Public education is not a "right" granted to individuals by the Constitution. San Antonio Independent School Dist. v. Rodriguez, 411 U.S. 1, 35 (1973). But neither is it merely some governmental "benefit" indistinguishable from other forms of social welfare legislation. Both the importance of education in maintaining our basic institutions and the lasting impact of its deprivation on the life of the child mark the distinction. The "American people have always regarded education and [the] acquisition of knowledge as matters of supreme importance." 411 U.S. 1, 35 (1973). But neither is it merely some governmental "benefit" indistinguishable from other forms of social welfare legislation. Both the importance of education in maintaining our basic institutions and the lasting impact of its deprivation on the life of the child mark the distinction. The "American people have always regarded education and [the] acquisition of knowledge as matters of supreme importance." Meyer v. Nebraska, 262 U.S. 390, 400 (1923). We have recognized "the public schools as a most vital civic institution for the preservation of a democratic system of government," 262 U.S. 390, 400 (1923). We have recognized "the public schools as a most vital civic institution for the preservation of a democratic system of government," Abington School District v. Schempp, 374 U.S. 203, 230 (1963) (BRENNAN, J., concurring), and as the primary vehicle for transmitting "the values on which our society rests." 374 U.S. 203, 230 (1963) (BRENNAN, J., concurring), and as the primary vehicle for transmitting "the values on which our society rests." Ambach v. Norwick, 441 U.S. 68, 76 (1979).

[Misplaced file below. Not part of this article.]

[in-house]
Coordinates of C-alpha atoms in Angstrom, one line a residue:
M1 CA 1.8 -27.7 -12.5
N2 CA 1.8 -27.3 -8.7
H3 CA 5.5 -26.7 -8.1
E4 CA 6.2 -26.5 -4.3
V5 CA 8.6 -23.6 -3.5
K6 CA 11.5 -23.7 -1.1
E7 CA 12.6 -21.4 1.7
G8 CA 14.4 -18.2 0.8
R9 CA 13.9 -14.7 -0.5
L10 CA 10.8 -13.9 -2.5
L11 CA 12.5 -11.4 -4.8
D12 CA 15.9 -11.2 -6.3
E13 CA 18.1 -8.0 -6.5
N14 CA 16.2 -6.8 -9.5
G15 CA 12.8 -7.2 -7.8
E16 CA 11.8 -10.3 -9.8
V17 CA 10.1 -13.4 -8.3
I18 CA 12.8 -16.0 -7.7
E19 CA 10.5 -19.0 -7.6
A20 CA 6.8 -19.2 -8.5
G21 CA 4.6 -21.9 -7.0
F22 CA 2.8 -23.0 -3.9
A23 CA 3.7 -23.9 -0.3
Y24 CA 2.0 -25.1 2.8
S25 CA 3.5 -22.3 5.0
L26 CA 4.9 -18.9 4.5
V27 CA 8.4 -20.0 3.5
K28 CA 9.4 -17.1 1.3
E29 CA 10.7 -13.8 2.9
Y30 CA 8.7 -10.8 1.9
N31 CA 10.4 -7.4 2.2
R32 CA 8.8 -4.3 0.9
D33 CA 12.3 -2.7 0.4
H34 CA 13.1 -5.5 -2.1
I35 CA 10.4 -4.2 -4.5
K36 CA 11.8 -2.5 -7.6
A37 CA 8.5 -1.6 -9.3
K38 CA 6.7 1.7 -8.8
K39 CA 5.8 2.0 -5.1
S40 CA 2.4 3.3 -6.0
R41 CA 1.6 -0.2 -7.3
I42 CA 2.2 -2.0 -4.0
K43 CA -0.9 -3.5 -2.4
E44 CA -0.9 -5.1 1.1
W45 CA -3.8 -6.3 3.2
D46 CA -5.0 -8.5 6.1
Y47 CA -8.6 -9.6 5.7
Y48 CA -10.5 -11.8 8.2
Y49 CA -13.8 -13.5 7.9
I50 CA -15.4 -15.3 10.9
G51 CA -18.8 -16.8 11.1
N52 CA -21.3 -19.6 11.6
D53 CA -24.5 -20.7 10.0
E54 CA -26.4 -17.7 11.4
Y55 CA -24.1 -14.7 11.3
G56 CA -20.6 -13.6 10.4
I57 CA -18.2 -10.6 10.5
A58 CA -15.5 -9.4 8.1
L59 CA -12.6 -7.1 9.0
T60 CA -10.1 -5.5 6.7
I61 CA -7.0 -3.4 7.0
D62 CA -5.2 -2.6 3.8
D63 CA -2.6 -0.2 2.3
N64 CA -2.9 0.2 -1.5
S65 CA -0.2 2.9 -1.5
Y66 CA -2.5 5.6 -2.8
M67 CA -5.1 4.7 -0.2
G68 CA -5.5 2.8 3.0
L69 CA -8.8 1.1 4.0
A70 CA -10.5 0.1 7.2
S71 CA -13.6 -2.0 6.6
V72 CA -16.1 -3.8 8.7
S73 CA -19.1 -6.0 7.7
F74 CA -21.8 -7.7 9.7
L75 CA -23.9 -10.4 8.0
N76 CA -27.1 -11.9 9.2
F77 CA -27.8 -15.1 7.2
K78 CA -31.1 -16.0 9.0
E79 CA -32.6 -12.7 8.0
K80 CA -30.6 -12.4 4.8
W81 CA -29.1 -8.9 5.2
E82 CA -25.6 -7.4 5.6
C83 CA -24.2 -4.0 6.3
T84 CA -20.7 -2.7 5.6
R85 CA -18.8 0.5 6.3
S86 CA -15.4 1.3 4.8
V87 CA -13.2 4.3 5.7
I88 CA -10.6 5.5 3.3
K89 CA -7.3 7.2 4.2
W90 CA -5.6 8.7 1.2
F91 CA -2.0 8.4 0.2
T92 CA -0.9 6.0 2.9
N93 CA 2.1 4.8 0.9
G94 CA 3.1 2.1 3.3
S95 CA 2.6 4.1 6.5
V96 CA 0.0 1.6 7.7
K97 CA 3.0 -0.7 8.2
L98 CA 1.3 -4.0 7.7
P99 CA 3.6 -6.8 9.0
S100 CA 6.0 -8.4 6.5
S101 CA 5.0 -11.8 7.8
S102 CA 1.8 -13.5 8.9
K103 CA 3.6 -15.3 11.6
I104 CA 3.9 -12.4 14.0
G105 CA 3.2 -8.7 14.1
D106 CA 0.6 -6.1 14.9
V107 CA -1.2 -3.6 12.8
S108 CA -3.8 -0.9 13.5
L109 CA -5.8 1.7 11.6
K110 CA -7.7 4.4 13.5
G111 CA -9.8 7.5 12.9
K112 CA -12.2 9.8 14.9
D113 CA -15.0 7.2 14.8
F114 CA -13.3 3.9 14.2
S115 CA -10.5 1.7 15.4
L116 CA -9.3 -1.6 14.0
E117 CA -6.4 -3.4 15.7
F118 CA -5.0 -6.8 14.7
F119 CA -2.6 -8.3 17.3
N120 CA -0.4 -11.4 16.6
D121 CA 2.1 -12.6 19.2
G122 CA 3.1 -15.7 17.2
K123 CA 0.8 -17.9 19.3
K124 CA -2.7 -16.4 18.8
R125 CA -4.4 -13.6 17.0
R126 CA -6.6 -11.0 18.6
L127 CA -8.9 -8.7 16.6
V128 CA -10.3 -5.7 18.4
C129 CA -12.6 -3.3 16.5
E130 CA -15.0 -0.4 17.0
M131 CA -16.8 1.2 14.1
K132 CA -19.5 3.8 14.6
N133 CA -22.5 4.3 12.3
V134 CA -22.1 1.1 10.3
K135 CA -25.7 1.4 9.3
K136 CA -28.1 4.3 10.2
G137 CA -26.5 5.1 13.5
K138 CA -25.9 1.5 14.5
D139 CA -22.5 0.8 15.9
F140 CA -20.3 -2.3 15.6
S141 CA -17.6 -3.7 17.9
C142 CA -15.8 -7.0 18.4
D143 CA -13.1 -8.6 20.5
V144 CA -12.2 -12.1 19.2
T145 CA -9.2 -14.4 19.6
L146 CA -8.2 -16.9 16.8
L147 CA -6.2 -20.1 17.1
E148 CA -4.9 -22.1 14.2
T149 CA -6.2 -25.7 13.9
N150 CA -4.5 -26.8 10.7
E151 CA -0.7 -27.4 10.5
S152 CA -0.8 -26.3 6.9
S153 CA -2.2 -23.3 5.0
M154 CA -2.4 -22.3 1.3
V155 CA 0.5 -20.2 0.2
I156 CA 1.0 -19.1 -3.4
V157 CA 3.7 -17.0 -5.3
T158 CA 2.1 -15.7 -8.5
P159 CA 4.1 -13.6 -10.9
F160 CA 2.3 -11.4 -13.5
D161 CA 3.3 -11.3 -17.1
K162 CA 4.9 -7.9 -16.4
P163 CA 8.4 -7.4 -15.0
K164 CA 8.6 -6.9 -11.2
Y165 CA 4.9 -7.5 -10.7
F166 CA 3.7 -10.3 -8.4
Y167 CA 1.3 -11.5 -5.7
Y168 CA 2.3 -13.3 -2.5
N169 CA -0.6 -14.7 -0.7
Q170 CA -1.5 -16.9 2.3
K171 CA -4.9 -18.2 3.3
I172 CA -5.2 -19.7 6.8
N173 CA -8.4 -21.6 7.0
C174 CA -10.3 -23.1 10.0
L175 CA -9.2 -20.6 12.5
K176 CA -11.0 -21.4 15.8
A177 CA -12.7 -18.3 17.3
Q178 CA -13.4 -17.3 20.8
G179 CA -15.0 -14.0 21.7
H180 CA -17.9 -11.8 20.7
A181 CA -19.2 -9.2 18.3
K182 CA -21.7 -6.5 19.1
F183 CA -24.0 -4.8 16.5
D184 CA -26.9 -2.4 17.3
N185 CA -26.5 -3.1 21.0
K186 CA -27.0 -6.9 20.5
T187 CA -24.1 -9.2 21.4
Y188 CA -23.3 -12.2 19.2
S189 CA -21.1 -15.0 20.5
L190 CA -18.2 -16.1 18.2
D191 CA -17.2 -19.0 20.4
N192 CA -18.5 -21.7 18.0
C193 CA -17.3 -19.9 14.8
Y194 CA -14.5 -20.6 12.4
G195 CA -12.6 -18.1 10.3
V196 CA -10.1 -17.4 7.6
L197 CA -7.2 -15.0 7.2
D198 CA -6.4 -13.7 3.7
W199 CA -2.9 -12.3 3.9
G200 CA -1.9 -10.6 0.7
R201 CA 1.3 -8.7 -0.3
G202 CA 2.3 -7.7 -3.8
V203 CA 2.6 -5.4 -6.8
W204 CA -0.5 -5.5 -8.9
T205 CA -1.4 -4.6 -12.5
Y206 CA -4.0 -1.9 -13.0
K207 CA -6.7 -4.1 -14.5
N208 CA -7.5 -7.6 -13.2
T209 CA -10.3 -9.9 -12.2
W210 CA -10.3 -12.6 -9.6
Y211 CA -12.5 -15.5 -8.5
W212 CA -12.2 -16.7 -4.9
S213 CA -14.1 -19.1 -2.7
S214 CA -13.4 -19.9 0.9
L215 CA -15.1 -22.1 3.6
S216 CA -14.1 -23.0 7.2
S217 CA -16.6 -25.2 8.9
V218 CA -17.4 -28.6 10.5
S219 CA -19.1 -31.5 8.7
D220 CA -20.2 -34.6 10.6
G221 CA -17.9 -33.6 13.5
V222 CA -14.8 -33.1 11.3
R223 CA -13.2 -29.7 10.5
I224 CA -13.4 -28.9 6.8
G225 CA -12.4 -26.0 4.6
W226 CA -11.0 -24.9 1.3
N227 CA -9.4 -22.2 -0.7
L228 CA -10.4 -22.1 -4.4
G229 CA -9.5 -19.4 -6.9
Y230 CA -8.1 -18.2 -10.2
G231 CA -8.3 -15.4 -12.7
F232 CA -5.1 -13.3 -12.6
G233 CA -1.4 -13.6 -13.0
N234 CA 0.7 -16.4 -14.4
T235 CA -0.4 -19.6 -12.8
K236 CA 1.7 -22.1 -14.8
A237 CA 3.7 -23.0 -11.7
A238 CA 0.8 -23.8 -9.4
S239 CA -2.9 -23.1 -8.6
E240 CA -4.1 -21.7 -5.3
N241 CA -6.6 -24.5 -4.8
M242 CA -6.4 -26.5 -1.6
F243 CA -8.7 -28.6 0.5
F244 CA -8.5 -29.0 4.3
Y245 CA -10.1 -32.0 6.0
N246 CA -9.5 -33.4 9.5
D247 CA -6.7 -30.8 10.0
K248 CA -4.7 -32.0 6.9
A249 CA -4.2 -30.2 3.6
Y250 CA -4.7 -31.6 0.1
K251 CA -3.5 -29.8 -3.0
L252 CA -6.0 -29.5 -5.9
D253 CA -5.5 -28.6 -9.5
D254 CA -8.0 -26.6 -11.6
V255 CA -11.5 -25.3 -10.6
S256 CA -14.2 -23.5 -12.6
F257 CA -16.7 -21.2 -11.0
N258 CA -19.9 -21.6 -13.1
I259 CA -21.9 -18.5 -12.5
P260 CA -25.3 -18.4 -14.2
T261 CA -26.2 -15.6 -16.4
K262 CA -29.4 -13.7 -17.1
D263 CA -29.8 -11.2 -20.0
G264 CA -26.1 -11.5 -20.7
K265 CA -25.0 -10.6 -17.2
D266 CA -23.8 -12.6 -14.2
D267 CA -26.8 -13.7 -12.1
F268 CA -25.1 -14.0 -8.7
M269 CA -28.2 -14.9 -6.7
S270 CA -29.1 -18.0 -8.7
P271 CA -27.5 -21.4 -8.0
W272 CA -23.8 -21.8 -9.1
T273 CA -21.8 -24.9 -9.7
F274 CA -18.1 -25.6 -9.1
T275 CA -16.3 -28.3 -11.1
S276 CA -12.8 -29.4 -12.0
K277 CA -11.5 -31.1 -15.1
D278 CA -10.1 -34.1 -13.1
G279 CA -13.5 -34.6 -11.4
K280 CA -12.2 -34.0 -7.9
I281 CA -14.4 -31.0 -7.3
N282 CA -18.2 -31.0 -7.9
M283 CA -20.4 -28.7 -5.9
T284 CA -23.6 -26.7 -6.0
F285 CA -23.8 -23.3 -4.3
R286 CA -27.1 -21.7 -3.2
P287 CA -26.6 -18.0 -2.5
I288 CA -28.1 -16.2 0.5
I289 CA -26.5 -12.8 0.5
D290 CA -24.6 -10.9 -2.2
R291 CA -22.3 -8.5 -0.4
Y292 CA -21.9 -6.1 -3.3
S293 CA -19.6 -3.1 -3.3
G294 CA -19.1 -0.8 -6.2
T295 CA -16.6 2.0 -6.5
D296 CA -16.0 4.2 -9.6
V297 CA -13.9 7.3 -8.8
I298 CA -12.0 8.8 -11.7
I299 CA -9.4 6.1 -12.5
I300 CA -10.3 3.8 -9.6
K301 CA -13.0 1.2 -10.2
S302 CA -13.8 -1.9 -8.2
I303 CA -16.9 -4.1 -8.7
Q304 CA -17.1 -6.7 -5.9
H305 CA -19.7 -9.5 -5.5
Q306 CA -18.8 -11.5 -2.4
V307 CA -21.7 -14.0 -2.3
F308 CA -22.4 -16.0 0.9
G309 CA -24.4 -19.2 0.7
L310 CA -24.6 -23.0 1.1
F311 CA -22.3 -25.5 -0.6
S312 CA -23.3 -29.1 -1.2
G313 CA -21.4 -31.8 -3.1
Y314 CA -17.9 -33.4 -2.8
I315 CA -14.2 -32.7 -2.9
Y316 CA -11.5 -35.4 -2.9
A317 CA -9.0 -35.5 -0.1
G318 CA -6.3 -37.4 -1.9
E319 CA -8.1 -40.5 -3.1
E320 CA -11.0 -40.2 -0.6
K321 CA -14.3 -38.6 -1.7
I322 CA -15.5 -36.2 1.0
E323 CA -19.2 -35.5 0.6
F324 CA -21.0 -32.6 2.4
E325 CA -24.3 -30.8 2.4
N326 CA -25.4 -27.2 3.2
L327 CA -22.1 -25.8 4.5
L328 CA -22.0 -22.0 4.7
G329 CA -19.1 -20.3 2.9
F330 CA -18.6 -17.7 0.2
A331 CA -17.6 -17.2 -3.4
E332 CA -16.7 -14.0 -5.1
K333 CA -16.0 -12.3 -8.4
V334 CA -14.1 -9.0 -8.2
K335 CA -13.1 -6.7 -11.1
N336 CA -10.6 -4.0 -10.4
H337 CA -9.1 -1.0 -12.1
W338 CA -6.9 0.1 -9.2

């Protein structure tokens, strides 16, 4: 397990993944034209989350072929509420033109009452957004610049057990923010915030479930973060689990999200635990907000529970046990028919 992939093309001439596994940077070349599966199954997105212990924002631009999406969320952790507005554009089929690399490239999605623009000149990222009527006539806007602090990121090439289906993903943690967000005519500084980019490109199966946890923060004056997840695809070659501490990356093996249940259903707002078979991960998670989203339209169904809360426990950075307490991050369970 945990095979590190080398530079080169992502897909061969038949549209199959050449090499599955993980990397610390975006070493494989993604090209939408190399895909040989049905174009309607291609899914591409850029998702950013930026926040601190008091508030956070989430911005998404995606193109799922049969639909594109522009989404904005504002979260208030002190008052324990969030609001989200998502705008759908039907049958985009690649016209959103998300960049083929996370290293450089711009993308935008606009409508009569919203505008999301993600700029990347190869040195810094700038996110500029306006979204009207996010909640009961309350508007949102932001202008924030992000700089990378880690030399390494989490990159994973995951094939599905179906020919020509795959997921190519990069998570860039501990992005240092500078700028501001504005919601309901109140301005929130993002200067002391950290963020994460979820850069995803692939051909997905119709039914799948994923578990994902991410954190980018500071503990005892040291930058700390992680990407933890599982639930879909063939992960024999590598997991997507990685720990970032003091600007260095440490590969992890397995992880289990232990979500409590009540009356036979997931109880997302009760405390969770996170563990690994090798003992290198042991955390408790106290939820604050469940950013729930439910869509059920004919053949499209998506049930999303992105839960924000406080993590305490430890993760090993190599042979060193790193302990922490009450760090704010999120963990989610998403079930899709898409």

[A]s . . . pointed out early in our history, . . . some degree of education is necessary to prepare citizens to participate effectively and intelligently in our open political system if we are to preserve freedom and independence.

Last edited by Yac; 03-13-2013 at 02:06 AM.. Reason: 3 posts in a row merged
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Old 03-12-2013, 04:04 PM
 
31,471 posts, read 14,559,147 times
Reputation: 8350
So these illegal immigrant parents bring their kids here illegally with them and they become a fiscal burden to our education sytem....Nice, (and that's just for starters not to mention the burden the whole family is to our country in so many other ways). How any American can defend these people is beyond me. How our politicians or judges in the past could argue for them is even more unfathonable. It's as if border security, removing the incentives to come here and deportation weren't even on the table. American citizens have never counted apparently and apparently our Constitution wasn't written for our benefit either.
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Old 03-12-2013, 06:10 PM
 
Location: California
2,477 posts, read 1,711,133 times
Reputation: 299
You do realize that SCOTUS is telling the state that by denying children of illegals an education they are creating an underclass that may become citizens by chance. This does not translate into that it is far better for society to have an educated populace. SCOTUS told the states that they can not deny them based on their status. Again, this case is directed at the State not the child, nor the populace. SCOTUS left the possibility open to later deny illegal children an education provided the State can show that denial must be justified by a showing that it furthers some substantial state interest. No such showing was made here.

As I have said, you haven't a clue of understanding SCOTUS ruling.
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Old 03-12-2013, 06:28 PM
 
Location: California
2,477 posts, read 1,711,133 times
Reputation: 299
Quote: